LeRoy Butler agrees with me- he pointed out that if a defensive back goes up to the line, he should try and get his hands on the receiver and obstruct his route off the line.  Are the packers currently doing that?  Maybe when the players get to the NFL they have a skill set that is set in stone and can't be taught, but I don't buy it.

The other issue with complexity of scheme, is that with practice limitations, there is also less time to drill on the decision making, to build the instant reaction to offensive action.  It increases the possibility of blown coverages.  We saw the blown coverage issue this week with subs playing for injured players.  Football eventually boils down to winning one on one matches, and scheme puts players in position to use fundamentals to win those match ups.  If scheme is too complex and coverages are blown, they never get in that position.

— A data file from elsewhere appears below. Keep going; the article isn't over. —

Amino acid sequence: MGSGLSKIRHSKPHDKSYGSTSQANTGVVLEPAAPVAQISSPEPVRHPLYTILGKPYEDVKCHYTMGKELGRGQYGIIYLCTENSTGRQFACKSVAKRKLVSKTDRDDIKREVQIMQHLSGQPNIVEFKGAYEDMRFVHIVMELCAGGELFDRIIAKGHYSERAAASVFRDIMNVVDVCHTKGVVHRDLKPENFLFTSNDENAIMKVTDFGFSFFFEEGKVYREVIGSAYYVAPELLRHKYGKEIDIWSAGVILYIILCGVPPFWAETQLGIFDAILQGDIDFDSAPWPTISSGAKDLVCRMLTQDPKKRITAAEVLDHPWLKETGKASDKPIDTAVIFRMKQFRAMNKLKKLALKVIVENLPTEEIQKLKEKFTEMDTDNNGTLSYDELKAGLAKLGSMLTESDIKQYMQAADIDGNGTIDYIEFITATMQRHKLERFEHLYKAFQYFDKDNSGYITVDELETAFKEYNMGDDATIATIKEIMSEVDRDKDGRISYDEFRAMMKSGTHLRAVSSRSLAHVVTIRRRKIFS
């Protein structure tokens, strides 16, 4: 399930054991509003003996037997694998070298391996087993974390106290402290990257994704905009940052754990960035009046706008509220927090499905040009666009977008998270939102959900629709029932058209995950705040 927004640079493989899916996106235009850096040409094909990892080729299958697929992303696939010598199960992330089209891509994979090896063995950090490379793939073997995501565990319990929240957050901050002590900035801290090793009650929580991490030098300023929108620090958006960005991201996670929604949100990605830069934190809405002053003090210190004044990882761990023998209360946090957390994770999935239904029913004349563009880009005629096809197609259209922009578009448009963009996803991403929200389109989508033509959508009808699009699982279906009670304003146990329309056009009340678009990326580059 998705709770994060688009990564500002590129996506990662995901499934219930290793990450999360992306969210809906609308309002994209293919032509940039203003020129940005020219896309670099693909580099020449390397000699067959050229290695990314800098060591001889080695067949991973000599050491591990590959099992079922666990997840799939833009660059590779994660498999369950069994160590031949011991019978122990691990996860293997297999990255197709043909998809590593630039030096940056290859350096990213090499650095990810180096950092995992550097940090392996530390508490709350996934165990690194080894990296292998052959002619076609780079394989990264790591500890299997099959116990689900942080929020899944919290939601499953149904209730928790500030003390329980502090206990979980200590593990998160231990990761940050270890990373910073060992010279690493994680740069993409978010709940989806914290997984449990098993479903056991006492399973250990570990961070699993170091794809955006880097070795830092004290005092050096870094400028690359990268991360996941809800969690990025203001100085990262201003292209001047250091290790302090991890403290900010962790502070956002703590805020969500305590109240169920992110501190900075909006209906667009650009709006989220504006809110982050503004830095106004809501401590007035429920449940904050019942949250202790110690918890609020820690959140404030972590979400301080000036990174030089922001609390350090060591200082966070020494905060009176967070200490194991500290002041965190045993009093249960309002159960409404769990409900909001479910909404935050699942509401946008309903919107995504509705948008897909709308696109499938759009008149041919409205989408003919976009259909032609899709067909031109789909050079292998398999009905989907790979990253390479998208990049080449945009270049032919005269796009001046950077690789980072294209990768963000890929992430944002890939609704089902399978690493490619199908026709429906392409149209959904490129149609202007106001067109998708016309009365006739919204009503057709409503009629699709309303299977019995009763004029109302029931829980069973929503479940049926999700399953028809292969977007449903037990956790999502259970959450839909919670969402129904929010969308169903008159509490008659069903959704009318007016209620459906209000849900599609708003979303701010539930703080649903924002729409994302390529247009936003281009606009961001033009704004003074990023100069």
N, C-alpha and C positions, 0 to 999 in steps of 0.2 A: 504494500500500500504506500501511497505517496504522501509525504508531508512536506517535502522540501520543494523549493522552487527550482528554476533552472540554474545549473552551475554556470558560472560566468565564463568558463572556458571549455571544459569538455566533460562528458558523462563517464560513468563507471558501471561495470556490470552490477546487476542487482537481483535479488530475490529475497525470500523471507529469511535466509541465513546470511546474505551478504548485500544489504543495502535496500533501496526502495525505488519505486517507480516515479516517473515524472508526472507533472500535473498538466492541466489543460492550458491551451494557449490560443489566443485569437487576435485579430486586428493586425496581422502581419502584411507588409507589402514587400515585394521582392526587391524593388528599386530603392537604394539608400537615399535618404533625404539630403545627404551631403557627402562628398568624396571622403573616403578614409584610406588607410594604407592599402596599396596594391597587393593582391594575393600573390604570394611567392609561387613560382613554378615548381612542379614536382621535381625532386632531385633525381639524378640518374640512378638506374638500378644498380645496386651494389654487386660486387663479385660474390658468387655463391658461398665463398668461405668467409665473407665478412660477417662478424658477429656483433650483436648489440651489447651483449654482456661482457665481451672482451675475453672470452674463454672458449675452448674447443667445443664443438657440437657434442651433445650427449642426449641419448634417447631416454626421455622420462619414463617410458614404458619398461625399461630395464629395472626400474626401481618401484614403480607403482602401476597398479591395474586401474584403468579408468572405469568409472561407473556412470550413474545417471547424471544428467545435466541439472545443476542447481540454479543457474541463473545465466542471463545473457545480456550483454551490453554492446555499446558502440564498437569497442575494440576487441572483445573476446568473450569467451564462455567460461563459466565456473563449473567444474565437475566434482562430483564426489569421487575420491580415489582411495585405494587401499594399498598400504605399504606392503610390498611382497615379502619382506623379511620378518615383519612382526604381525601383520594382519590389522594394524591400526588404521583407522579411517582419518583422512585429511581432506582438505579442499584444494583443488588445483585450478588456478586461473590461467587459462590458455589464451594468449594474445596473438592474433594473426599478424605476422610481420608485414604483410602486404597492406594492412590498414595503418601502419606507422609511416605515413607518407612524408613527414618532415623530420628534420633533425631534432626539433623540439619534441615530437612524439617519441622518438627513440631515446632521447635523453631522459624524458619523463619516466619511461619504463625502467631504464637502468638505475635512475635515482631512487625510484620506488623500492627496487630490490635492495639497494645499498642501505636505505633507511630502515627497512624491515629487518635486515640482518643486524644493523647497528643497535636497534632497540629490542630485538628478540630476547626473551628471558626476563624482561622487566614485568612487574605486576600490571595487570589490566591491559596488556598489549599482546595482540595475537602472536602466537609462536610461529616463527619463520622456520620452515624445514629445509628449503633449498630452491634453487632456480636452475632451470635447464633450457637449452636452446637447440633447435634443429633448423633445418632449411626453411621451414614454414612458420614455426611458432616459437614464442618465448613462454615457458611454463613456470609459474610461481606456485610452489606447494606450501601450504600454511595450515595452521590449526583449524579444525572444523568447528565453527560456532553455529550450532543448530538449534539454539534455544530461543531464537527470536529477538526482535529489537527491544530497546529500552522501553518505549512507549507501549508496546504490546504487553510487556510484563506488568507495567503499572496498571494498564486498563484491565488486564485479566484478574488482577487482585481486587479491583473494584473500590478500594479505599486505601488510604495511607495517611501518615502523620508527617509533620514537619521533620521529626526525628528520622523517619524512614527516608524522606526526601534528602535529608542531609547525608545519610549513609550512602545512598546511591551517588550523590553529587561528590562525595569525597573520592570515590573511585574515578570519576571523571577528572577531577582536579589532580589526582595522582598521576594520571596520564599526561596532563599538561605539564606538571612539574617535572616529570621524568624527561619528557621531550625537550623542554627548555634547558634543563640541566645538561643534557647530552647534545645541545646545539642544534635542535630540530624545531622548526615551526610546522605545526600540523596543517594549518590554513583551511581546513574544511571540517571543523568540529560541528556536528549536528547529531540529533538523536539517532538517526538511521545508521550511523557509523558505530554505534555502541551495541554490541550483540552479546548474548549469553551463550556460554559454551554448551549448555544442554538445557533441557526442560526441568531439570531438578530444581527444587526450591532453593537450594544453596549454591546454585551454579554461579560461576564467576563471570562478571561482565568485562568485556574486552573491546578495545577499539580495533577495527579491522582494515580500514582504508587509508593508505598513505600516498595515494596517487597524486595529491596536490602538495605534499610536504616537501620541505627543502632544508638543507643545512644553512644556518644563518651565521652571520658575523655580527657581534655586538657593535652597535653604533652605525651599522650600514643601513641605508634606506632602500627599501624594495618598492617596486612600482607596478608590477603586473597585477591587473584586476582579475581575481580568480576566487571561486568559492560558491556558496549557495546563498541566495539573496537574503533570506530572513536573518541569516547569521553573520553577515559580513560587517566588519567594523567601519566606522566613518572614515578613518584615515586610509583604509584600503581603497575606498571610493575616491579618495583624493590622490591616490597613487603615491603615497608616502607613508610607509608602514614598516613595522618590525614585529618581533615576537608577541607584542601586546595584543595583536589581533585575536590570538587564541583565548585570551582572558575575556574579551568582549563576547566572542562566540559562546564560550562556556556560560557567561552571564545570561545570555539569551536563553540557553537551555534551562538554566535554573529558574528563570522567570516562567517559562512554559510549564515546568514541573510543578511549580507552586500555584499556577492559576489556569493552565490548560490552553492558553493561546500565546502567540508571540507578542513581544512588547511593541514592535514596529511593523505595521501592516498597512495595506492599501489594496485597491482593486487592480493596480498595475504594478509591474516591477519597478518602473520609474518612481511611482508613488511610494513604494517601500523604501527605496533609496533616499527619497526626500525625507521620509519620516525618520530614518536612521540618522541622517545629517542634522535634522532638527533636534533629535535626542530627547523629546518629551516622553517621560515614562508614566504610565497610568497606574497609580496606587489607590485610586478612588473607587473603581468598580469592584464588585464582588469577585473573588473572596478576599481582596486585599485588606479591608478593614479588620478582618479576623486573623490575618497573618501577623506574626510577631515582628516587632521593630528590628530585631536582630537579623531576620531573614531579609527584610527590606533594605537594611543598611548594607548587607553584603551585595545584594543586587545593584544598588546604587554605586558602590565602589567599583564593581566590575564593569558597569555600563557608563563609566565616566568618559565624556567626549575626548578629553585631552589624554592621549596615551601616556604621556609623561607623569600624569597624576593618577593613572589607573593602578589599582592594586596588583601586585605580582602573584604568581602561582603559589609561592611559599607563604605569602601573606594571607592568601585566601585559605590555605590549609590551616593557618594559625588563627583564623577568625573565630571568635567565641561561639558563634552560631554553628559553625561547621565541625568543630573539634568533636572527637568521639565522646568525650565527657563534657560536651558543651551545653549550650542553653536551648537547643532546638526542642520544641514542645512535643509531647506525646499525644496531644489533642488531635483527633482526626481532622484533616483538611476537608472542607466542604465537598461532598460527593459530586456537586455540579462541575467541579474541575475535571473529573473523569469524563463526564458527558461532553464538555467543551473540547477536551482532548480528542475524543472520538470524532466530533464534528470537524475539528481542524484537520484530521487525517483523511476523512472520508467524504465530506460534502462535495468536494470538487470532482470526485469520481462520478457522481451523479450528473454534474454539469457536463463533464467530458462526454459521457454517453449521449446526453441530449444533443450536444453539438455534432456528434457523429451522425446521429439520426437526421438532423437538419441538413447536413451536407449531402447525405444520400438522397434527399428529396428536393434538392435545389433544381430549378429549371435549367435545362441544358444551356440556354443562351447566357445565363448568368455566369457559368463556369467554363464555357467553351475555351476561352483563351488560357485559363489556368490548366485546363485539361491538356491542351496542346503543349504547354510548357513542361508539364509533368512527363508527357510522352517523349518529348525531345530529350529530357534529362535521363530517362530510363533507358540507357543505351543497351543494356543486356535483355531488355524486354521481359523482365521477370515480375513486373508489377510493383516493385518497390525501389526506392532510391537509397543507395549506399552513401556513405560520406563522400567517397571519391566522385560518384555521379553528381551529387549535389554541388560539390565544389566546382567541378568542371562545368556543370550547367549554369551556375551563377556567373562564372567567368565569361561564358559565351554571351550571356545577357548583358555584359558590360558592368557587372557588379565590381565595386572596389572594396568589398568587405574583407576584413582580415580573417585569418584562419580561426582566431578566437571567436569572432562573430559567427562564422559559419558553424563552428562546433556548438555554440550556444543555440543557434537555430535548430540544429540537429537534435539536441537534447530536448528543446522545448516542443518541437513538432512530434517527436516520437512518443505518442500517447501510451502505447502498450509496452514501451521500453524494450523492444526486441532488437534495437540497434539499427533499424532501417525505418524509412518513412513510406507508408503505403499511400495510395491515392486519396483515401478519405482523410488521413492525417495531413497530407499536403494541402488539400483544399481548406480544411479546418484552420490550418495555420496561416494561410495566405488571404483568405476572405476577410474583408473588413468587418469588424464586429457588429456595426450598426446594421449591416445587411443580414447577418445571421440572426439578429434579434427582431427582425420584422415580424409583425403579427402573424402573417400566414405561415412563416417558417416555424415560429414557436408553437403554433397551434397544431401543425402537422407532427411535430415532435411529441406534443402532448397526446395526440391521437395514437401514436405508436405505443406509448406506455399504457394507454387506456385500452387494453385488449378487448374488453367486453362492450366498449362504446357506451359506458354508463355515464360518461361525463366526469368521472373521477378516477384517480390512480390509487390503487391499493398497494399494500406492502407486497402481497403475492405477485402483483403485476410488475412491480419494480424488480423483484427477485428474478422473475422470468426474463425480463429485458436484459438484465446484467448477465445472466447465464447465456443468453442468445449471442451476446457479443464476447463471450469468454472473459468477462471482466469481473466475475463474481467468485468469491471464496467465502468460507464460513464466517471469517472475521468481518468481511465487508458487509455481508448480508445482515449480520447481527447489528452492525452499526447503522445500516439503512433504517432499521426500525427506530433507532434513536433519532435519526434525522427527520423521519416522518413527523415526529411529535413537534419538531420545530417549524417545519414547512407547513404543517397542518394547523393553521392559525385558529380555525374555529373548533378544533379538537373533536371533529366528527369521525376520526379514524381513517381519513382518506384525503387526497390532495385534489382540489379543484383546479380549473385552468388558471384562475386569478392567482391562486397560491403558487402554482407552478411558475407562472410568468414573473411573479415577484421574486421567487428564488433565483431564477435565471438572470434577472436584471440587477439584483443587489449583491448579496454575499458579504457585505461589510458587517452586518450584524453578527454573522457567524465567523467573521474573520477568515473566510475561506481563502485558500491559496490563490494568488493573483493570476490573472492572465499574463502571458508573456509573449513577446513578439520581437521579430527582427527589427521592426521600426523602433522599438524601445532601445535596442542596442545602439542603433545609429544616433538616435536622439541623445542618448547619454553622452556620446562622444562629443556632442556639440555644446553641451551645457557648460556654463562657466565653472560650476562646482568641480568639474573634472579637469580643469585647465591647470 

I don't believe I ever said fire Capers.  I believe I said I thought they needed more solid fundamentals and less scheme complexity.  Try not to put words in other people's mouths.

I'm not digging, and it's perfectly in context. The defense is getting a lot of scrutiny right now. Some deserved and some not. Capers and his coaching staff are part of that.

At the start of every practice the Packers run some sort of fundamental drill, I read that on Ask Vic somewhere. Bringing up fundamentals just kinda bugs me. You said so yourself we have no way to know.

The scheme isn't that complex. They rarely are. We're going to do this. If they do this, we do that instead. The best schemes are simple.

The fire Capers comment is not towards you. It's towards everyone who is in that boat. Look around the board there are plenty of posters who have said "fire Capers." You do a much better job than most at looking for someone to blame. I don't think I've ever seen you flat out blame Capers or someone without good reasoning behind it. You'll have to forgive me for putting you in their tent. Sometimes I just quote and pretend it's from the general message of the day.